connecting differential signal directly to headphones/speakers?

Thread Starter

ff-real

Joined Jan 31, 2019
2
Hi, im a beginner in electronics and was wondering about differential audio signals.

This schematic shows the output stage of a DAC, I think the first pair of op amps are current to voltage conversion. After that are 2 outputs, a differential output and a single ended output, both have some low pass filtering also:


If you were to connect a pair of headphones to the single ended output, while not ideal, it would work like any other typical headphone amplifier.
what would happen if you were connect headphones to the differential output? would this be akin to connected them to a ''balanced'' headphone amplifier (with obviously very little power)?
 

MrChips

Joined Oct 2, 2009
21,701
The differential outputs are meant to be 180° apart. Hence instead of cancelling they would add.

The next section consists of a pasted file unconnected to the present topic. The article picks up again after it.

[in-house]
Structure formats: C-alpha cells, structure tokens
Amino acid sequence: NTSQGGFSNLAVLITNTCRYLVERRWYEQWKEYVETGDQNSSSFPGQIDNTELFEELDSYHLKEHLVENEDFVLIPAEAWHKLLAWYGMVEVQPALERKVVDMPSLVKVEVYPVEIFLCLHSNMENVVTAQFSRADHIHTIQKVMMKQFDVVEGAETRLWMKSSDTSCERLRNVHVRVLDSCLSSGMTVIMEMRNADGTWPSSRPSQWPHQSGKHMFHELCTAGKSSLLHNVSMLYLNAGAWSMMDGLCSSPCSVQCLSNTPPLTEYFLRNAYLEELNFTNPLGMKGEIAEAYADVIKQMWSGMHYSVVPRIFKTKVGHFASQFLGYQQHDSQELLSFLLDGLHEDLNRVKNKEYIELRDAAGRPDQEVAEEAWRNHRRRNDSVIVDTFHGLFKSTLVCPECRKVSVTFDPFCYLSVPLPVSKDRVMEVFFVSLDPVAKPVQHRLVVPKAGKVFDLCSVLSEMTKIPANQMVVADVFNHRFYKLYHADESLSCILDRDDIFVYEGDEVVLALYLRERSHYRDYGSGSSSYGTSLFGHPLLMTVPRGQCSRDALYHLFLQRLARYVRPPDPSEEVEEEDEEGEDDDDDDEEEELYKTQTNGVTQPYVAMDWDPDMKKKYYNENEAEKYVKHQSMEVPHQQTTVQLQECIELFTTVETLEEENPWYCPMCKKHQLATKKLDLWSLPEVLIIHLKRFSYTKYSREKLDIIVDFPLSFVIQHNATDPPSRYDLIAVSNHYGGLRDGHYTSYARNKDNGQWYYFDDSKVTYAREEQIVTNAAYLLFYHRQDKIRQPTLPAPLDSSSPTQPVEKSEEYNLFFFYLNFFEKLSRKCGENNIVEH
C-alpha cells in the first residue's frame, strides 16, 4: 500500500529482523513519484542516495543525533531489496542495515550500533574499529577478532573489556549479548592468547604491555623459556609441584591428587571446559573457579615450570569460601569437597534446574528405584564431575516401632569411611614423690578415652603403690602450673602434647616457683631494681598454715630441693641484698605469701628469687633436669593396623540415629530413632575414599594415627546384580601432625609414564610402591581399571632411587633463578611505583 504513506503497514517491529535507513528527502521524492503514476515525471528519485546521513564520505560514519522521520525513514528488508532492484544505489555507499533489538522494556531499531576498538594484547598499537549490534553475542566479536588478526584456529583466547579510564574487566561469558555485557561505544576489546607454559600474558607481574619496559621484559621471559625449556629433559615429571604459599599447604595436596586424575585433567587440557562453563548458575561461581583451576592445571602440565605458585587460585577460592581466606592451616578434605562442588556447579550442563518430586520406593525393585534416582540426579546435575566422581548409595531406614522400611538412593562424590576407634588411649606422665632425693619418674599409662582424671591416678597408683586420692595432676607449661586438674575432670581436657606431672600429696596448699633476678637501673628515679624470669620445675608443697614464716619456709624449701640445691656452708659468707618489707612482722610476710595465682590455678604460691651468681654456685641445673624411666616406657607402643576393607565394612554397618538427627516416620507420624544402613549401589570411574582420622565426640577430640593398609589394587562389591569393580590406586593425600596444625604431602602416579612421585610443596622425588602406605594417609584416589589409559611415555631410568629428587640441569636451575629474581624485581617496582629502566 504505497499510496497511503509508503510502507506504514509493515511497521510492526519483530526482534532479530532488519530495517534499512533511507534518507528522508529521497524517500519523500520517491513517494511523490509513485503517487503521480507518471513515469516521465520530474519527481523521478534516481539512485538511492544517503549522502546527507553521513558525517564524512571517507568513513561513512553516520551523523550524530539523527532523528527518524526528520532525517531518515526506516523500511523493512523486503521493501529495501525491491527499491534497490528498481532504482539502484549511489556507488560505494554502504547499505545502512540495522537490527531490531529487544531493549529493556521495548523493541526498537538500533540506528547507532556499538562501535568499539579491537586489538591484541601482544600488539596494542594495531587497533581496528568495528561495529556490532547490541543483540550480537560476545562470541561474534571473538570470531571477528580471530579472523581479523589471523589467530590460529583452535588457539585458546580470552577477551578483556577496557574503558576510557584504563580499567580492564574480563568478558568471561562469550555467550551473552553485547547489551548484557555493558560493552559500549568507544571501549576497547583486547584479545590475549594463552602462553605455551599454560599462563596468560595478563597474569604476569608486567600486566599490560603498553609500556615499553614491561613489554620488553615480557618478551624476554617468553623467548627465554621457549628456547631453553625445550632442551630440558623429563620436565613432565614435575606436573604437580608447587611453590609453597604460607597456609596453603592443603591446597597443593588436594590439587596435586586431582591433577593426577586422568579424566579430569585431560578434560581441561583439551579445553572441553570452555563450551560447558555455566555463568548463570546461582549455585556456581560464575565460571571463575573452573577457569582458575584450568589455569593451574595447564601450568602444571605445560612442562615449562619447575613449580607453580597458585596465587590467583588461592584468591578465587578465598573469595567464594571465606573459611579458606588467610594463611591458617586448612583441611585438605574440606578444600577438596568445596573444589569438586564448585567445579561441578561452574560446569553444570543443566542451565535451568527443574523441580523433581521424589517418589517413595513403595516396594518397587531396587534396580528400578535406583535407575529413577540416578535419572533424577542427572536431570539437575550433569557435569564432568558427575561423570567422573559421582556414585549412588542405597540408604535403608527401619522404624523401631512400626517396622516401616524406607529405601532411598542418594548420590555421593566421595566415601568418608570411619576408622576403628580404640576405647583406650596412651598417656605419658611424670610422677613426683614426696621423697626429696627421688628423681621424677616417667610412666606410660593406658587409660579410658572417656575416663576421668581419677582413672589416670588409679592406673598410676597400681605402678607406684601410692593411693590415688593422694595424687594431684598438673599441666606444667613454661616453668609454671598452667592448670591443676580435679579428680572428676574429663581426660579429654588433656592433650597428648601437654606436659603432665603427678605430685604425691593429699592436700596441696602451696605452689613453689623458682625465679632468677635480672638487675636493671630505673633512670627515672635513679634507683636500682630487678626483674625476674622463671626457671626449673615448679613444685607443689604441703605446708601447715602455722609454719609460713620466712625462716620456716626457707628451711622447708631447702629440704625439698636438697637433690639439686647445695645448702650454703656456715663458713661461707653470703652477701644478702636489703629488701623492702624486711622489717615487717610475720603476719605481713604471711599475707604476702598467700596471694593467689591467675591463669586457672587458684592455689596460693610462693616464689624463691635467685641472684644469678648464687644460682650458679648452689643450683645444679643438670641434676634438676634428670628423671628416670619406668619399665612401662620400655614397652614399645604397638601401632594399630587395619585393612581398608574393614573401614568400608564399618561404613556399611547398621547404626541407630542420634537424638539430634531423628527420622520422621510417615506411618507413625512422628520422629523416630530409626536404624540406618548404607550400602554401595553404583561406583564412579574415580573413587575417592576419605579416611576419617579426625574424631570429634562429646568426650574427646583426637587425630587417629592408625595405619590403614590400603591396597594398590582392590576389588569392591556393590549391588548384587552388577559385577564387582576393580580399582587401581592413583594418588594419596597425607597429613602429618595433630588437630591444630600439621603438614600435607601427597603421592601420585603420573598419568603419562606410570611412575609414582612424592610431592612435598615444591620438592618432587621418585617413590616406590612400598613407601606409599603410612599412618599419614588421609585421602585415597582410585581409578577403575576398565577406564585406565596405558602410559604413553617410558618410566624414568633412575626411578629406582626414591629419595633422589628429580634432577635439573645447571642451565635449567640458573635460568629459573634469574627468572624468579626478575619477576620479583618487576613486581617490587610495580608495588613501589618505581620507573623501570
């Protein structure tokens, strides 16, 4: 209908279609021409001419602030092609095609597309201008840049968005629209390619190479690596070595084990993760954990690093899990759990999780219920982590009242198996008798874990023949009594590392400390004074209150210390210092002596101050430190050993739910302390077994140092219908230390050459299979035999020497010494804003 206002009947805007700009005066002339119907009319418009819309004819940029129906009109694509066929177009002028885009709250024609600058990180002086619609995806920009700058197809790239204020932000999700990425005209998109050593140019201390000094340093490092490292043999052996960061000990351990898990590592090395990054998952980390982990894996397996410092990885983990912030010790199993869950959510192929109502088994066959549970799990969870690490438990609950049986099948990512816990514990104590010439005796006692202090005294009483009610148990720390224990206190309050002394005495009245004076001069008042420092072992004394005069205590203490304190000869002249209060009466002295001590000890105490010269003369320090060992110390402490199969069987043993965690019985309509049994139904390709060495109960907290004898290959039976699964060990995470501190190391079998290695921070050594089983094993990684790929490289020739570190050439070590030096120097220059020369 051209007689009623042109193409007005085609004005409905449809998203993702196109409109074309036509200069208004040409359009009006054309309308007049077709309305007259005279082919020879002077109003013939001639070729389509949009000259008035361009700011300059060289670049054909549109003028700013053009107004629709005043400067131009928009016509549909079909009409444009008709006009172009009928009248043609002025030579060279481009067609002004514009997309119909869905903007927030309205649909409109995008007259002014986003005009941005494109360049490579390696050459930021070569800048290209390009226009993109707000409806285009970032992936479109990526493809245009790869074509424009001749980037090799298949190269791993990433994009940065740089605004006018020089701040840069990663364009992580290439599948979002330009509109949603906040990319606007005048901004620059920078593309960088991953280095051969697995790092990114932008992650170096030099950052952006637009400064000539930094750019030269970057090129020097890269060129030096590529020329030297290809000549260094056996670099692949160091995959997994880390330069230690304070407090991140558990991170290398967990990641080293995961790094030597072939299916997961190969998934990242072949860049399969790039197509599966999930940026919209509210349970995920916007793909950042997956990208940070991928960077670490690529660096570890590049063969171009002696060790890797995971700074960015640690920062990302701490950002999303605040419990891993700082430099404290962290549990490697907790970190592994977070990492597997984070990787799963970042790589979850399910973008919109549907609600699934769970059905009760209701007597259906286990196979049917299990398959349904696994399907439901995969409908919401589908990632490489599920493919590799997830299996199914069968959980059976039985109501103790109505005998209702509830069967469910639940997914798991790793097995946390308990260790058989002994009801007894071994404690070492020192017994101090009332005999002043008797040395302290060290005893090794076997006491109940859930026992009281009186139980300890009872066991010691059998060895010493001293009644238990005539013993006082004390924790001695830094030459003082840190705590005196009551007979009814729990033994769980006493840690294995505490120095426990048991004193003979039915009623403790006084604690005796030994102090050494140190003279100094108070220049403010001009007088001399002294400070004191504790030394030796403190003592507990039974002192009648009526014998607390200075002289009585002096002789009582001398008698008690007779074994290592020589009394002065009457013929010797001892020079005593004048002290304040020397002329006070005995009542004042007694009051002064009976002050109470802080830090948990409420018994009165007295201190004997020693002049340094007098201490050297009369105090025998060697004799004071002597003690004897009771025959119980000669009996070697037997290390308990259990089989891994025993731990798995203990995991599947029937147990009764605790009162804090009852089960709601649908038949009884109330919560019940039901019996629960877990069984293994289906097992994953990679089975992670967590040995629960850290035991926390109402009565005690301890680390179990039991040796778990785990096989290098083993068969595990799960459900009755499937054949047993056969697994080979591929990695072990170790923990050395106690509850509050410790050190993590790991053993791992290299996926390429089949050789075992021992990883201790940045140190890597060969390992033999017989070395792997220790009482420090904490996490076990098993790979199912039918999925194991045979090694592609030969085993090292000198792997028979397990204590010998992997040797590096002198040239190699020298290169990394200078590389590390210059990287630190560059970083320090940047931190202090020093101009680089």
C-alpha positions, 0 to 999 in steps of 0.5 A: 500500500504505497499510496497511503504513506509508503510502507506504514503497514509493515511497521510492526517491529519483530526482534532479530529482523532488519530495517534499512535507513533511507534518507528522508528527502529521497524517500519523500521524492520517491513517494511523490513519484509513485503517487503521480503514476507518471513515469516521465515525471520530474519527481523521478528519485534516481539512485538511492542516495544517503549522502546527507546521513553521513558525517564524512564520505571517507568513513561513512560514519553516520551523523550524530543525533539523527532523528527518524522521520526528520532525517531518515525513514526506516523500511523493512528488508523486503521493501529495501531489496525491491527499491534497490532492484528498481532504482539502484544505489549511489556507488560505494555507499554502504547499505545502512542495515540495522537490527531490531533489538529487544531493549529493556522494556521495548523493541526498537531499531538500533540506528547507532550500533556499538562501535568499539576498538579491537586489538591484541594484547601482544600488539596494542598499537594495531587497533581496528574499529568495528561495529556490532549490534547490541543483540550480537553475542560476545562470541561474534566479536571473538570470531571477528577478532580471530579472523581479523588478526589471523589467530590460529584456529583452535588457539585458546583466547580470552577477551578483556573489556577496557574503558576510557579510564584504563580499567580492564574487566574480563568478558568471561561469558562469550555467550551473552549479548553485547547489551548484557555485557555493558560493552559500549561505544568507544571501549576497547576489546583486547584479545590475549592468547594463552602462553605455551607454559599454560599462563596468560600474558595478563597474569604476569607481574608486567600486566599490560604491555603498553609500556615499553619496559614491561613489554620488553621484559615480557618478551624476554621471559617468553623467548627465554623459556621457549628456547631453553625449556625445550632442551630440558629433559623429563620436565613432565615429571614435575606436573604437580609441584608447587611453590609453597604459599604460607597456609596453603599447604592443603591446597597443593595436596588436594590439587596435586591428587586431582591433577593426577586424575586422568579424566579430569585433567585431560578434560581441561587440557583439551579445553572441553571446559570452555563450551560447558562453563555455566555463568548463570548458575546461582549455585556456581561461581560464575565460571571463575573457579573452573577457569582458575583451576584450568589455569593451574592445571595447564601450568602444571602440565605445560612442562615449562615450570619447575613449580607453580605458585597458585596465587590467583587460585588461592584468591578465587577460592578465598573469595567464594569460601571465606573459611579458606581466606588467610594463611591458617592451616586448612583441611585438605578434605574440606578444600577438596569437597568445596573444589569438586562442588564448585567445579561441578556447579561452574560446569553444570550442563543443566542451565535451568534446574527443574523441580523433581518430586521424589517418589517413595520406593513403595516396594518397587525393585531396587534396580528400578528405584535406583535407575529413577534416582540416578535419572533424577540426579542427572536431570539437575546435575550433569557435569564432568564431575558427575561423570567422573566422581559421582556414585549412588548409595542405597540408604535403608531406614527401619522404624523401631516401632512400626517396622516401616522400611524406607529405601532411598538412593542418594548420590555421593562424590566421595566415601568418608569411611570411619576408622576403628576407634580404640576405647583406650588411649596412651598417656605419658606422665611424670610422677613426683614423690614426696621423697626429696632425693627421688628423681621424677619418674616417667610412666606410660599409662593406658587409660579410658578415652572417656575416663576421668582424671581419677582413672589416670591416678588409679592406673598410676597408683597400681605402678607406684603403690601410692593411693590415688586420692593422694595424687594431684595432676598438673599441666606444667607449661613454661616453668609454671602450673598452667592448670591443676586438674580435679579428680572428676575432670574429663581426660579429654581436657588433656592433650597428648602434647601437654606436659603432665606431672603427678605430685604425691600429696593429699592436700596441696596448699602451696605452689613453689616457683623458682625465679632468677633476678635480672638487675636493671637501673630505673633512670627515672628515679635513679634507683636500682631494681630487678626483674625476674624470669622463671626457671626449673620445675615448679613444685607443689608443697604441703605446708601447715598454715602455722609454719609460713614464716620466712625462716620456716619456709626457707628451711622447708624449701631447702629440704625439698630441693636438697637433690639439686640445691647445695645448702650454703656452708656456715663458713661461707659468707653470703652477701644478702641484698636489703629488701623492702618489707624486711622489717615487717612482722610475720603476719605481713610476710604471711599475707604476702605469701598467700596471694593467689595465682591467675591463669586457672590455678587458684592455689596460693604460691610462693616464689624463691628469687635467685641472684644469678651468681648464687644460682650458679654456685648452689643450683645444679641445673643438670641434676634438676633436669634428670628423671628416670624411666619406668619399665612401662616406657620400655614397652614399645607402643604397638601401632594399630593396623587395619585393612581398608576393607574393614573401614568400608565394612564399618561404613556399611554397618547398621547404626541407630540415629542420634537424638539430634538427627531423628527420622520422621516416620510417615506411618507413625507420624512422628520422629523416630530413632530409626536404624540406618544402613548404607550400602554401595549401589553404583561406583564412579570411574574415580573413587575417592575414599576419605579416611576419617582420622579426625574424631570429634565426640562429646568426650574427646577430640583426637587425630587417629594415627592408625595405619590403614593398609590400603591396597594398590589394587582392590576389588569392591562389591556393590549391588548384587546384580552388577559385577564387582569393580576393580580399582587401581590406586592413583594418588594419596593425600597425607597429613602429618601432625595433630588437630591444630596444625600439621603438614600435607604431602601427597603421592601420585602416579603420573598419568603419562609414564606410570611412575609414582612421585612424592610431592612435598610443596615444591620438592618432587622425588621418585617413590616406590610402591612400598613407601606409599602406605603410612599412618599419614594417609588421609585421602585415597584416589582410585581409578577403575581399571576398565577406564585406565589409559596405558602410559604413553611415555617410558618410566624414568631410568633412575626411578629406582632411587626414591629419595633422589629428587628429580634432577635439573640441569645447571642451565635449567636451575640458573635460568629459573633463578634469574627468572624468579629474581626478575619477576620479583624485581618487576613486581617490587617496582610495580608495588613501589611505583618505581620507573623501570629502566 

The outputs are meant to drive a mixer board into another amplifier. This reduces the common mode signal thus improving signal-to-noise ratio (SNR).

The output impedance of the differential outputs are too high for headphones. You would barely hear anything, if anything at all.
 

Thread Starter

ff-real

Joined Jan 31, 2019
2
The output impedance of the differential outputs are too high for headphones. You would barely hear anything, if anything at all.
Thanks for the reply.

OK, so a buffer (like a balanced amp) is needed for the both signals but it is compatible with a speaker/headphone driver i.e fully balanced amplifiers dont do convert the differential signals or anything?
 
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